Illustration by laitfortea
"This seems a whole lot like a death sentence," Quincy rasped into the radio, "Am I going to be an example?" He crawled to the loose vent panel.
"More of a mascot," said Charlotte, "An associate of mine has been deep cover in the Academy. He won't break character but for a certain level of excitement." Quincy wiggled the panel free. How did she even set this up?
"How do I excite your friend?"
"Just... be yourself," said Charlotte. Quincy thought on it, with a hand rifling in his pocket. He pulled his bandanna out, stretched it to its worn position over his mouth, and tied on his cover of razor-teeth.
"Rather not," said Quincy. He flipped the panel up to tuck his feet over the ledge. He scooted from the ventilation shaft.
It occurred to Quincy, in the full three seconds of descent, that he might have looked before he leaped. It was hard to tell who was more disoriented when he crashed down, Quincy, or the poor woman he used as a landing pad. The woman between him and an auditorium seat was compressed into a muffled, struggling pancake. So in shock, Quincy hardly thought to make a commotion. Only the guests within a three row range noticed, who were stricken speechless.
"Allow me to invite to the stage," the announcer said into his script, entirely unaware of the boy that dropped from the ceiling, "Our Prime Guardian, Leon Martulia."
A frigid wave iced Quincy's skin. From the back rows of the auditorium, he looked more like a mouse than a person, but there was no mistaking his oldest friend when he took the stage. Leon embarked on a short walk to the Elly's side. She, having seen Quincy's plummet, was a rigid knot of tension. As little as he wanted to, Quincy knew he had to harness that shock. It was his only chance. It was Elly's only chance. Sorry, Leon.
"What in the..." the man beside Quincy mumbled.
"Preposterous!" his seat-cushion belted when he shot to his feet. That got the attention of the row ahead of him. It wasn't nearly enough. Quincy cleared his throat.
"G-Guardian..." he fumbled, in search of the passion to pass for convincing. "Guardian of what?" Quincy built to a scream. Two hundred heads converged on the auditorium's back rows, where a scraggly, shark-mouthed boy stood out of turn. Hardly anyone noticed the missing ventilation panel; to them he had simply appeared. "A system engineered by people who think we're faulty, in need of Augmentation? Blind acceptance as our only option?" Even the hapless woman he'd squashed went silent. The entire stadium was frozen in the unbelievable moment, until a student several rows away shouted,
"It's Blackstar!" Whispers swept the crowd of graduates like a mutinous breeze. Quincy, not having attended the Academy in over a month, had gone on unaware of his new title, until now. Instructors fluttered through the rows to suppress the anxiety and awe. Come on Charlotte...
"Students and parents, calmly approach your nearest exit," the senior Ranks announced over the commotion. They shepherded the panicked masses away from Quincy. Everyone within his arm's reach scrambled to their shoe-squeaking feet but the woman he blocked in her seat. How could she shove past the infamous Blackstar?
"Order!" boomed an amplified voice, stern enough to plaster Quincy's feet when he turned to run himself. The Ranks were seconds from a clear path to him. Leon's voice was different now, entirely Fit to be the Prime Guardian to the Seeress, who clutched her knees behind him. "I guard order. Sustainability, life." The evacuating crowd calmed with his every word. However it hurt Leon for Quincy to throw a wrench in his moment, it hurt Quincy twice so to hear his friend regurgitate the Strand credo, and so well.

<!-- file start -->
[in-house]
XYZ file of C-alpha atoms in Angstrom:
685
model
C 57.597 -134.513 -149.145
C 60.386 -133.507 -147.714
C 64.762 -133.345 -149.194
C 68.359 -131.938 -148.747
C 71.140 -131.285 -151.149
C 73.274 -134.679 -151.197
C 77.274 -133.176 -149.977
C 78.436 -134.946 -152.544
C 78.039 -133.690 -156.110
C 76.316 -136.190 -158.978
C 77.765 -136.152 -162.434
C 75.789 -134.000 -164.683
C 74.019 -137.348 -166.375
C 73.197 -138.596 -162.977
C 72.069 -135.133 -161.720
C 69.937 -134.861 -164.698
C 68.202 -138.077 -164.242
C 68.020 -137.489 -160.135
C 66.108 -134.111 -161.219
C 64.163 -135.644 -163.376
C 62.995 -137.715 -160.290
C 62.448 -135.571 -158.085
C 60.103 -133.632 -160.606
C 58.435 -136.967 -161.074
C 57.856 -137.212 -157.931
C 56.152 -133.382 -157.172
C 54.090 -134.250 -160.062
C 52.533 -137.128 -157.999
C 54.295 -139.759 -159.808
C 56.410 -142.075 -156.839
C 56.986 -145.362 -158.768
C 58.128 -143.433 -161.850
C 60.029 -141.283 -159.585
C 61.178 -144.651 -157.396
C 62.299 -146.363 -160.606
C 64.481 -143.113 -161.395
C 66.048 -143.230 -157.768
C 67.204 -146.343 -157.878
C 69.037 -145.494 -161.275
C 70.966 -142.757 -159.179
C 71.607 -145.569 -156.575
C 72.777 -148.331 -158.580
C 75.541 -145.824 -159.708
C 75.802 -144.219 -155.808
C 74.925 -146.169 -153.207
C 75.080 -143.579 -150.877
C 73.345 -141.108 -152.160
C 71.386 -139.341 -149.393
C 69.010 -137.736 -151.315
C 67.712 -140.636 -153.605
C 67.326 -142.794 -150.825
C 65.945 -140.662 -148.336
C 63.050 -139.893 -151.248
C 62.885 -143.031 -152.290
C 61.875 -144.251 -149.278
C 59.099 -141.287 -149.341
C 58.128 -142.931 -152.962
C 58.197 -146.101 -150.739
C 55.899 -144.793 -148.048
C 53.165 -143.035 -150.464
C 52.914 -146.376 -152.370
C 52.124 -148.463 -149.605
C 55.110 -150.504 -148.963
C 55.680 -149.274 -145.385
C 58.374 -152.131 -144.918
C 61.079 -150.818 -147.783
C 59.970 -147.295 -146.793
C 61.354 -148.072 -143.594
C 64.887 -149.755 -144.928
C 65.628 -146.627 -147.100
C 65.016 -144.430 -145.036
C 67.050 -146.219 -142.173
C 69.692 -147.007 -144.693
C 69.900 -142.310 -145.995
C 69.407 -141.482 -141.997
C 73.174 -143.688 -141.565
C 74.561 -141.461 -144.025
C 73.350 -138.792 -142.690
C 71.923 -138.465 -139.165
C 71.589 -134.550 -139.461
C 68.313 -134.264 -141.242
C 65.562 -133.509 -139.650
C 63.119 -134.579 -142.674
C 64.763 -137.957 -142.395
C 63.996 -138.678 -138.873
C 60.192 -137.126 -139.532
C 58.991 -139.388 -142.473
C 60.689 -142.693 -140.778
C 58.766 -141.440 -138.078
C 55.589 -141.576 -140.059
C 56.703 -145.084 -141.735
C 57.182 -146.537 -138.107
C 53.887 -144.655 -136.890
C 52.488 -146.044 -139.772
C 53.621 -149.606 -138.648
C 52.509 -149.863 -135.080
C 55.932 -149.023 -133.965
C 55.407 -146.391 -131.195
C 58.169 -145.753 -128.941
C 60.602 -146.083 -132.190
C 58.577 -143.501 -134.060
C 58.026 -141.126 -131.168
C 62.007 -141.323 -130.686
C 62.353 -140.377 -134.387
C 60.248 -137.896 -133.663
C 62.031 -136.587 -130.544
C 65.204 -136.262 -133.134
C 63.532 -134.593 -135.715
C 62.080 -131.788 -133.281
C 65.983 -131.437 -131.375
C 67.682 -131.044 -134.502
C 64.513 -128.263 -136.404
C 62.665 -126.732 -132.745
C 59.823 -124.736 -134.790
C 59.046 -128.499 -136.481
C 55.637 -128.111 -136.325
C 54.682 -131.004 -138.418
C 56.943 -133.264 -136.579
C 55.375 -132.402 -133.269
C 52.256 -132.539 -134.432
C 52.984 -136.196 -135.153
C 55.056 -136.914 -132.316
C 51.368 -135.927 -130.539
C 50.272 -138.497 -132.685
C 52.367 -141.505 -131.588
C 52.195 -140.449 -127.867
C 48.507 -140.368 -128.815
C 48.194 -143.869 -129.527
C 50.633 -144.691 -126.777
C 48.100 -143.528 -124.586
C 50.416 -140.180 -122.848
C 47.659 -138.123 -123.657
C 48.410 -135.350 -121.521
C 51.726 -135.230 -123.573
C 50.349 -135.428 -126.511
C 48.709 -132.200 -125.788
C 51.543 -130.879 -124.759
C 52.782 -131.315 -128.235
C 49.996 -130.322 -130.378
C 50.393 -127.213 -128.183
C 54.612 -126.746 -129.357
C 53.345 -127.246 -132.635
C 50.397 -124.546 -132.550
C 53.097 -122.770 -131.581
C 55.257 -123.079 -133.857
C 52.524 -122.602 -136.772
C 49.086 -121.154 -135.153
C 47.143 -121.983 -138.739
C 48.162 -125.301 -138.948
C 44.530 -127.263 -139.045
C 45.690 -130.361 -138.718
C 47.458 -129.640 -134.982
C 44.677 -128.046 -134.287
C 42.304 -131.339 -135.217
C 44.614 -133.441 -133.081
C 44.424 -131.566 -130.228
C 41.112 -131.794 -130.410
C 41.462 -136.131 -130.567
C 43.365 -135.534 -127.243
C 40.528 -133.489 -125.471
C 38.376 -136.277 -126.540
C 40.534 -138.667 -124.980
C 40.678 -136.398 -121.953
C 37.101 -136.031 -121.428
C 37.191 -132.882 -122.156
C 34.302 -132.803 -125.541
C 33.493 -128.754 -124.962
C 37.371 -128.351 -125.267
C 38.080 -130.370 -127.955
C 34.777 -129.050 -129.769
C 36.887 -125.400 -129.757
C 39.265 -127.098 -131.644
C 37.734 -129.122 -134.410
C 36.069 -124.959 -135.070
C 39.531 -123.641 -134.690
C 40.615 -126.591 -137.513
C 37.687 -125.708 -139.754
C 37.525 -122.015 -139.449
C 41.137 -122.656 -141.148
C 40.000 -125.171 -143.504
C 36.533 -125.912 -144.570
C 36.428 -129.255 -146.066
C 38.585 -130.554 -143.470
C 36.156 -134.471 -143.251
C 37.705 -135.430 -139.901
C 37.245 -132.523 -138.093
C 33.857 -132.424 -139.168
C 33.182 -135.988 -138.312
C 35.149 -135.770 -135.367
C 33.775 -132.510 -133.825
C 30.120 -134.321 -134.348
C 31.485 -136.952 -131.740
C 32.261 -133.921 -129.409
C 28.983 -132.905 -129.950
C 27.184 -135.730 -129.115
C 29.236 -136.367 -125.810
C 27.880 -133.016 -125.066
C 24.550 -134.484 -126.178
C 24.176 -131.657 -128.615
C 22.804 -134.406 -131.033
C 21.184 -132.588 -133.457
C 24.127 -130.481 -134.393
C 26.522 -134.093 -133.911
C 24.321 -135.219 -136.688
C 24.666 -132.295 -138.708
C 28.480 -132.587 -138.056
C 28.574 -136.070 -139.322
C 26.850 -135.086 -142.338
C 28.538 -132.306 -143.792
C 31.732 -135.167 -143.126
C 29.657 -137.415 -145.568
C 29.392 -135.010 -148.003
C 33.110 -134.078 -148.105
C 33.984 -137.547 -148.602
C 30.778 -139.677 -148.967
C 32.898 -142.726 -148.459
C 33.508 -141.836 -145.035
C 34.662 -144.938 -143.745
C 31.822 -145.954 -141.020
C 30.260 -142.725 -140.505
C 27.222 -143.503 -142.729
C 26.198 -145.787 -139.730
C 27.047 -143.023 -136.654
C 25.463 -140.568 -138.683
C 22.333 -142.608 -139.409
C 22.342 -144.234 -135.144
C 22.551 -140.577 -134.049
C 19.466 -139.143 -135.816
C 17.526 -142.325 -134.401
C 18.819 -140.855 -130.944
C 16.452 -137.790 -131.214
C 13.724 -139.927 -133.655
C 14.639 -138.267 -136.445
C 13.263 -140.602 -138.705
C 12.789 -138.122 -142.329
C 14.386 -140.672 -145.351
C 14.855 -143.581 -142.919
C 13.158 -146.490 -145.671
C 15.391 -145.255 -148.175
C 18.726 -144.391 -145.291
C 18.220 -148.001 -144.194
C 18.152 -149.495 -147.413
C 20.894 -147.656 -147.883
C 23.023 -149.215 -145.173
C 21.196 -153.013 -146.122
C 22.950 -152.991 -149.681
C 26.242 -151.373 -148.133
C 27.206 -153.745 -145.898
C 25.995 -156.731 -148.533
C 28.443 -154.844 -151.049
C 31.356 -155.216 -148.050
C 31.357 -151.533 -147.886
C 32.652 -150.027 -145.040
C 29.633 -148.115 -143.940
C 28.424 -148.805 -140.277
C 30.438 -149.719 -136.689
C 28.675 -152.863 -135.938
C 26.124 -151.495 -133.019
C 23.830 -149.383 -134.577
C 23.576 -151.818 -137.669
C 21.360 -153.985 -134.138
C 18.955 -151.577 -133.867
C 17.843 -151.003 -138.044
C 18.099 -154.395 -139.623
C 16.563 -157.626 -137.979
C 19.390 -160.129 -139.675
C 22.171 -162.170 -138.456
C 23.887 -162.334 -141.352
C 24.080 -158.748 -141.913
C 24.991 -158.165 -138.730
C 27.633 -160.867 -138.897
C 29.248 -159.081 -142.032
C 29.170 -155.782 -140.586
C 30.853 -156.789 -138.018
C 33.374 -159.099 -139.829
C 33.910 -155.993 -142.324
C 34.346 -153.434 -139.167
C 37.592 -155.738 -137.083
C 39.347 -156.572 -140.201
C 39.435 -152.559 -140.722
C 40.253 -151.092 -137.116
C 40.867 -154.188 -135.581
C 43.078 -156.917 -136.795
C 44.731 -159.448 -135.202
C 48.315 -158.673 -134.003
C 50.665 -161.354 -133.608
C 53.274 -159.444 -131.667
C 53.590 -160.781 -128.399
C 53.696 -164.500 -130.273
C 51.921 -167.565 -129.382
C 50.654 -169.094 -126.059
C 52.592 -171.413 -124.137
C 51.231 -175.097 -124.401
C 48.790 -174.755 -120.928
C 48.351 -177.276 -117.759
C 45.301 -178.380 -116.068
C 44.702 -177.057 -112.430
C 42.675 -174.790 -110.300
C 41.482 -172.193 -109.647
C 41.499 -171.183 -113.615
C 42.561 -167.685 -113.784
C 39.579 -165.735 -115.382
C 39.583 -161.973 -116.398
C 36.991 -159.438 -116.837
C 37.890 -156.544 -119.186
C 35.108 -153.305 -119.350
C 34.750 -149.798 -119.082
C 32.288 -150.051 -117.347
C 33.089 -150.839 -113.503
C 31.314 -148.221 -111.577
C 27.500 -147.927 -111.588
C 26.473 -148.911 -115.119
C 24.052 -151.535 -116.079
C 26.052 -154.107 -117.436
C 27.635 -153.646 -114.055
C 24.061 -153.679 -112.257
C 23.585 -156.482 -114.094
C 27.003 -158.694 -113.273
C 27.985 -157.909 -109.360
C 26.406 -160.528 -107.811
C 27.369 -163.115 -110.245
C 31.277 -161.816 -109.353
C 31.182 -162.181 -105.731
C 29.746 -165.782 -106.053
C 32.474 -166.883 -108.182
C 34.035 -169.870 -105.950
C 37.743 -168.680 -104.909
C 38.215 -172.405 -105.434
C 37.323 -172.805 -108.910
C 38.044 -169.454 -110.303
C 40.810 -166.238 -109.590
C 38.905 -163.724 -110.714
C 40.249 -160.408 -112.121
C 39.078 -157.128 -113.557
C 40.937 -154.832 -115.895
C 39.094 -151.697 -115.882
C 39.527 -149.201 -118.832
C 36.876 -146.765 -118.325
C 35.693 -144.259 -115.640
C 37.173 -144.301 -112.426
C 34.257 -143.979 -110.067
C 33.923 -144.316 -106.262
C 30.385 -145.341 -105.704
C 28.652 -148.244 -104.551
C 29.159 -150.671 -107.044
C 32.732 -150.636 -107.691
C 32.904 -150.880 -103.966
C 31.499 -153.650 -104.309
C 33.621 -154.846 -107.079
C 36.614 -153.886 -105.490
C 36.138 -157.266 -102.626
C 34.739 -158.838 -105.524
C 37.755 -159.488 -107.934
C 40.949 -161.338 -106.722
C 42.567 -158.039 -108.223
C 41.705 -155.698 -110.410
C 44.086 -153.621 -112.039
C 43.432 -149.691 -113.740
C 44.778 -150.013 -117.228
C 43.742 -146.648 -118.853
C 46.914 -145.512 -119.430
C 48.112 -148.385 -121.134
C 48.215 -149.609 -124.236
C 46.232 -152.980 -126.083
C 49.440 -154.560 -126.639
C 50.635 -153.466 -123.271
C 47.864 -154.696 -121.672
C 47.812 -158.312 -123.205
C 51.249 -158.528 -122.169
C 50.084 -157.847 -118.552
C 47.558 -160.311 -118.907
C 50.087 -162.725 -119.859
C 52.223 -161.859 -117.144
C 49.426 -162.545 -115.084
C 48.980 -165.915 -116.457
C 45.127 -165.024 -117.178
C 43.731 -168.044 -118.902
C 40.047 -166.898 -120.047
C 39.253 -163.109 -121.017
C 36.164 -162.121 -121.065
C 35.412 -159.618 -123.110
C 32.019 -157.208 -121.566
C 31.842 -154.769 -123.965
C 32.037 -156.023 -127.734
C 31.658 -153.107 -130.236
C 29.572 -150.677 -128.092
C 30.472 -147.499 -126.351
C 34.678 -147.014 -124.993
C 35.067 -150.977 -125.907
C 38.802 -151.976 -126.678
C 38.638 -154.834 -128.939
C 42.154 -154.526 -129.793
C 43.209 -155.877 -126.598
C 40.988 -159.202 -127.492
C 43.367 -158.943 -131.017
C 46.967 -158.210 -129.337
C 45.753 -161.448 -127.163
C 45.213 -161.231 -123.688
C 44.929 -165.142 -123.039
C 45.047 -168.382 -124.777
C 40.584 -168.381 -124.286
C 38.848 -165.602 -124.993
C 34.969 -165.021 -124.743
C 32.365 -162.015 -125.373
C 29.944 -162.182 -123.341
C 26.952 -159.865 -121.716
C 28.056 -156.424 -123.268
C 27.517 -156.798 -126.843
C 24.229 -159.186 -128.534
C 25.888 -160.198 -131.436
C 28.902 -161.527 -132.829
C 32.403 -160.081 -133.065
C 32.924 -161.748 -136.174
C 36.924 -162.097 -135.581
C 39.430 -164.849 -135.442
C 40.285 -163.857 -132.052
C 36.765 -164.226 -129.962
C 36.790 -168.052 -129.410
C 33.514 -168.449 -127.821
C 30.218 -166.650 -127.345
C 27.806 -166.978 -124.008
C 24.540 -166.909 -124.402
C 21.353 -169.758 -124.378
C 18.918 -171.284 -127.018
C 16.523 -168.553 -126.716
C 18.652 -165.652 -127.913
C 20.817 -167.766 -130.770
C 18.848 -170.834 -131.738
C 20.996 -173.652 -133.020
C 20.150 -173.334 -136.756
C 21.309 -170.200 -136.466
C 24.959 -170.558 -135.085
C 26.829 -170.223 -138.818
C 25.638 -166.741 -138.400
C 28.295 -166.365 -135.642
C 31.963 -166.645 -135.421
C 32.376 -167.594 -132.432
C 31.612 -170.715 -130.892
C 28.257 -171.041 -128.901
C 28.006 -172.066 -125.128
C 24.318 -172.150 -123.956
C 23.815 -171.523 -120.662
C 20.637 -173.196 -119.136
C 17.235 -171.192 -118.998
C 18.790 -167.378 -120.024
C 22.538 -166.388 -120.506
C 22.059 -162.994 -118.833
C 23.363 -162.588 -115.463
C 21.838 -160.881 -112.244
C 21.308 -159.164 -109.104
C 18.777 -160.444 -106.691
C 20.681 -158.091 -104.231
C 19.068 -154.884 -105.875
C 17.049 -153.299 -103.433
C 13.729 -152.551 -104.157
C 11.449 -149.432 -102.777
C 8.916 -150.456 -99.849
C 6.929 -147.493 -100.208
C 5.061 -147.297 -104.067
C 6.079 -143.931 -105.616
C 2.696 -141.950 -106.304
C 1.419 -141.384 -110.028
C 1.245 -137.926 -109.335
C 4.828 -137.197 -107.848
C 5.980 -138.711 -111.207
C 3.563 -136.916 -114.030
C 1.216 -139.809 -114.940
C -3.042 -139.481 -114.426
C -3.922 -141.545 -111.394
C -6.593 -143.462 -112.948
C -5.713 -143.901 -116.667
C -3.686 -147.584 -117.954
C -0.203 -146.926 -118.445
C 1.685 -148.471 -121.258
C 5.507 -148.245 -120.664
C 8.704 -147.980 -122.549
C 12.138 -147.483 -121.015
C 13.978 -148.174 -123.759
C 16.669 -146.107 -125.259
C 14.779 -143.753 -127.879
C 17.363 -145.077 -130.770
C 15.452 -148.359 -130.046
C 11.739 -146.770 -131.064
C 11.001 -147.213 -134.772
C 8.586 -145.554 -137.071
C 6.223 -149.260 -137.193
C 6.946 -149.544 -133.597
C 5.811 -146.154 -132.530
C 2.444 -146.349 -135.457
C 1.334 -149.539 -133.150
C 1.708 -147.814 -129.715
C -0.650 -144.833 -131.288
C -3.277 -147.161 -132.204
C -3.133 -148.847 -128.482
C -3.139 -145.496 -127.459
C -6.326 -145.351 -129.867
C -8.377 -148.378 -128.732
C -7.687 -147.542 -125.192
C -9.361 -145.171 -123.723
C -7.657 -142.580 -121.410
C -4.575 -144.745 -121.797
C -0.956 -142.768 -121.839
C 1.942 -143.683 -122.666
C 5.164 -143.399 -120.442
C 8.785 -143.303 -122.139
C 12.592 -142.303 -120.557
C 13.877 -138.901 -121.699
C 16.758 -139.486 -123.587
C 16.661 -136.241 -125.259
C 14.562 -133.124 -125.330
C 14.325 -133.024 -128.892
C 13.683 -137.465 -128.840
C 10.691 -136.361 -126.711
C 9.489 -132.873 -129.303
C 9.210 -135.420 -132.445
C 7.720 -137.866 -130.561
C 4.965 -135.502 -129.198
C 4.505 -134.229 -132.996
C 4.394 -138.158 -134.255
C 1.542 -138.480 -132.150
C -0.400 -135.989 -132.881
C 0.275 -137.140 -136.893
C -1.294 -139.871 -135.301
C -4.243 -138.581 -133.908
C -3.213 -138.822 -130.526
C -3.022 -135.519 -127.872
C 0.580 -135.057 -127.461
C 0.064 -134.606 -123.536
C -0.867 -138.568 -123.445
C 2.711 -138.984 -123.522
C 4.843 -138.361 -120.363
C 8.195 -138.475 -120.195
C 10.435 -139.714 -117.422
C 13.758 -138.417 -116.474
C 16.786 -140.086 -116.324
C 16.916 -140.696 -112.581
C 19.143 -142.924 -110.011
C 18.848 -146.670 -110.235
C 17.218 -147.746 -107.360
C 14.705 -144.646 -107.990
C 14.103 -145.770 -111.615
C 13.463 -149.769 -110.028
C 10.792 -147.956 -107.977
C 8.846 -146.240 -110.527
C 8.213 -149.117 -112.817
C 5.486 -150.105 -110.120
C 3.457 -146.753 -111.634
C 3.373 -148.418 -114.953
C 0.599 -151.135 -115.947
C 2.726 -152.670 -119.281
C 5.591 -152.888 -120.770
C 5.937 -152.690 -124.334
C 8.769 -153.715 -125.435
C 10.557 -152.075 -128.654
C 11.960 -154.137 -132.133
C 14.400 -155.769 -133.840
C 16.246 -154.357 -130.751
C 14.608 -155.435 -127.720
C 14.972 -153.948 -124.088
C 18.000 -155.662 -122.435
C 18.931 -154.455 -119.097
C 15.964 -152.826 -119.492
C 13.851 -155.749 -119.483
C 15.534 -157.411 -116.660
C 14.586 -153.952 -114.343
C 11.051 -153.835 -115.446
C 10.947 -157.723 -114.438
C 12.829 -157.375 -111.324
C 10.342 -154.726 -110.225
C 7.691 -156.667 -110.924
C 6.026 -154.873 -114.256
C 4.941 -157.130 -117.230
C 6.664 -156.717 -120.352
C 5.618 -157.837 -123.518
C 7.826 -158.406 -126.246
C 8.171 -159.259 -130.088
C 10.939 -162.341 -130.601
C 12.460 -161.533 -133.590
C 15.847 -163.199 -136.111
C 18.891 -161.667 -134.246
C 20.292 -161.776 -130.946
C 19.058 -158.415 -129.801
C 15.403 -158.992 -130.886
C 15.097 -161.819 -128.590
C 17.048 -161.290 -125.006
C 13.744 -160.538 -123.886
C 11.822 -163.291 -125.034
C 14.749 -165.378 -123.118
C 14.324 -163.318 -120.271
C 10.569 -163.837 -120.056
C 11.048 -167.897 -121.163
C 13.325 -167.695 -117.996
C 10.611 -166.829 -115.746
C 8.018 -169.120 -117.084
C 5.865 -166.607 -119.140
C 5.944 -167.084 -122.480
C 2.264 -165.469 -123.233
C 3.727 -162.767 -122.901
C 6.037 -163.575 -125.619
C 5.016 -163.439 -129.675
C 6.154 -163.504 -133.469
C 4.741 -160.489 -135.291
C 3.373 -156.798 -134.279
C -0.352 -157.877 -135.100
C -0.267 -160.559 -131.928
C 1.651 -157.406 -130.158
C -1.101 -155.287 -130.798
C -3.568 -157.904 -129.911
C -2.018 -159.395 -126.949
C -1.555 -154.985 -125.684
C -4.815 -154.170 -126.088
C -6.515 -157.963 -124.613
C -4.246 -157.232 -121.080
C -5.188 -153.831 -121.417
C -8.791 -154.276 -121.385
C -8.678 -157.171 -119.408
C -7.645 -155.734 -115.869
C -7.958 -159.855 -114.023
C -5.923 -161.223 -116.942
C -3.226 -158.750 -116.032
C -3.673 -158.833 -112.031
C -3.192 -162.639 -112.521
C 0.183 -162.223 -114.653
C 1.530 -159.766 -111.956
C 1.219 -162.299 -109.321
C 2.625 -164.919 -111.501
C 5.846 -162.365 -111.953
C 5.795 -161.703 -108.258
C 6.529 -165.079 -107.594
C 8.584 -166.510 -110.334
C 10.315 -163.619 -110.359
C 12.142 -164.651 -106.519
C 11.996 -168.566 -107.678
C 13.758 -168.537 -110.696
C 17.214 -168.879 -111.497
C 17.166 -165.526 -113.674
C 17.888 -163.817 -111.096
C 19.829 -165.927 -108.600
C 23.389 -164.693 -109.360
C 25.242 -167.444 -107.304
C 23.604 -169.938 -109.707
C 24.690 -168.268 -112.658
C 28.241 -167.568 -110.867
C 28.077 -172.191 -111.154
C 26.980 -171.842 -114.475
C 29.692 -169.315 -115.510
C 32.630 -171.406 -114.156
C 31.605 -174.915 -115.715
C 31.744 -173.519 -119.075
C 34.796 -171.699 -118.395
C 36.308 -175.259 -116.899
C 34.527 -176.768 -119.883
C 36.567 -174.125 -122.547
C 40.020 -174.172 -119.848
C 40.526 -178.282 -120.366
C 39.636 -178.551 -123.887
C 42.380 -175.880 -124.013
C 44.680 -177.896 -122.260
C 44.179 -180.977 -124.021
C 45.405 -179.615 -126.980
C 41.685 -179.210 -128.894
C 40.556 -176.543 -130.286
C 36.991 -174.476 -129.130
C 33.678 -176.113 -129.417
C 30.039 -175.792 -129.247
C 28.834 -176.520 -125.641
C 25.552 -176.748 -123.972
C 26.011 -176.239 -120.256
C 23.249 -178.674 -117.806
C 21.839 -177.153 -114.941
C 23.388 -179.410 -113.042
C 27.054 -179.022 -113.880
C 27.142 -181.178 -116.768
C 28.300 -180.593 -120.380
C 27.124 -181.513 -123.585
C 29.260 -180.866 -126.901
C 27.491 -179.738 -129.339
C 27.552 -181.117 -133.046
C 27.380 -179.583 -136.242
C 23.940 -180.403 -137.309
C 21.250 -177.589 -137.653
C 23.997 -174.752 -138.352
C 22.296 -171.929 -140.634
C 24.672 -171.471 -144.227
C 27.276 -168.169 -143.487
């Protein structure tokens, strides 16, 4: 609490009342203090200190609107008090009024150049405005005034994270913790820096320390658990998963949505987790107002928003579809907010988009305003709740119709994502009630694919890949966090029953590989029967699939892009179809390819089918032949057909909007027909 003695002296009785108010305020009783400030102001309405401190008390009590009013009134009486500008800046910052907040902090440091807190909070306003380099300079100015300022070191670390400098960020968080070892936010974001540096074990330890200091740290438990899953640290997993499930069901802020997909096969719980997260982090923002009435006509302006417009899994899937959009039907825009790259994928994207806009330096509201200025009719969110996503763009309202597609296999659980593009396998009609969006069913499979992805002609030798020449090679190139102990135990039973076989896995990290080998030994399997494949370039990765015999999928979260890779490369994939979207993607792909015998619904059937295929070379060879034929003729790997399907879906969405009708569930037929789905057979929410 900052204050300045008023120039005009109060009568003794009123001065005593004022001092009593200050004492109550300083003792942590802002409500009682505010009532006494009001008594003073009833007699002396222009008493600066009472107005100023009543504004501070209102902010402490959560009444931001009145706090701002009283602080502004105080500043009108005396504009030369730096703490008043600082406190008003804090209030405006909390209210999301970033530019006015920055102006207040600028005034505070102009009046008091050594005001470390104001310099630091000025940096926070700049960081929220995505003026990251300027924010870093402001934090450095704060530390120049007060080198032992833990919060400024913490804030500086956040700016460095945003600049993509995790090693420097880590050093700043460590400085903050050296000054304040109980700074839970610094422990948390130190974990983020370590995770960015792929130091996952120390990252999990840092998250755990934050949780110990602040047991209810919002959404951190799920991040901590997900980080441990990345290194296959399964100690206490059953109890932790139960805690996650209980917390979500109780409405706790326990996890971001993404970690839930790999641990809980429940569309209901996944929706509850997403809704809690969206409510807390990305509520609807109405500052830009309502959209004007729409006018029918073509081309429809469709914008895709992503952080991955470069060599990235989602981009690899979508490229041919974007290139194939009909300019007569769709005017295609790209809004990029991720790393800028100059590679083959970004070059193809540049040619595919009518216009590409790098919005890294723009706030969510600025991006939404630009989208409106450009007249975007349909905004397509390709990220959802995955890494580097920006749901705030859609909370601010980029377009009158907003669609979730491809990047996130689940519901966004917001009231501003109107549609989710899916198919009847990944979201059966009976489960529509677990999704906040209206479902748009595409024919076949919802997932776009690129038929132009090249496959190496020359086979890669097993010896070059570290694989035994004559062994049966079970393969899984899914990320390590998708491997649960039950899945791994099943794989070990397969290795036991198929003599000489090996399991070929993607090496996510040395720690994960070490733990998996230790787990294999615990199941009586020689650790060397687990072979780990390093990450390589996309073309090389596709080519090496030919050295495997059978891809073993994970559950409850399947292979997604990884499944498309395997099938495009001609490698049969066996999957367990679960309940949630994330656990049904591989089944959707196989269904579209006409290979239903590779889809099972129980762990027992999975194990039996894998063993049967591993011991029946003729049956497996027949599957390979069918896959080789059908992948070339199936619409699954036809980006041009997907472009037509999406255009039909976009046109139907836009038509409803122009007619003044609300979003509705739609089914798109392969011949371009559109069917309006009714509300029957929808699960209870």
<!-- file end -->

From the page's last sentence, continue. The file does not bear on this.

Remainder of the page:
"If you really believe that," Leon heard, but couldn't turn in time, "We're in more trouble than I thought." It was Instructor Gordy, from aeronautics, and so Leon hardly expected the fist that rocketed into his jaw. By the time his body hit the ground, Gordy had made his leap. He cleared two rows at a time. He sprung to heights and graces that humans couldn't hope for, without Augmentation. With less effort than a sweat, the slim, slicked-back, black-haired Gordy closed the gap between the stage and Quincy. "Henry? I expected you to be older."
"I-I'm his son," Quincy sputtered.
"This isn't a family field trip," Gordy said, "Where's your dad?"
"Dead." Gordy grunted the way someone might after a kick in the shin.
"That was in poor taste. Sorry."
"Quincy," said the rebel of circumstance.
"Crichton," the false Instructor shed his decoy identity. He dug in his pocket and dropped a rectangular peg in Quincy's hand. Quincy flinched when his fingers found a button and a foot of telescoping edged steel shot out of it. "Your face says shellshock. Stick anyone who gets a hand on you," said the man revealed to be Crichton, associate of Charlotte, the voice in his dad's old radio. Quincy caught his own dark, frantic eyes in the blade. "Hey, Blackstar. Stay with me," Crichton pulled him to the end of the row, "My ass is on the line now , too."
The first of the Ranks met them at the aisle, a baton stiff for the strike. Before he had the chance, Crichton drove his foot into his chest like a pressure-loaded piston. The Rank catapulted well into the next row. Crichton tugged Quincy's tense shoulder along. He was surprised how easily his hand shot out when someone seized his arm. Quincy never saw the Rank's face, but he froze when he pulled his blade back, coated with a ruby sheen.
"You move after you stick them," Crichton said, yanking Quincy away again. On their way to the teeming outer halls of the Academy, Quincy had to be reminded twice more.
YOU ARE READING
Strand: the Silver RadioScience Fiction
A shape against the night, in the light of a highway construction sign, is a young man in trouble. An artist in an artless place, he must fit into Strand's machine, or be thrown away like garbage. From the best laid plans to hapless coincidence, Qui...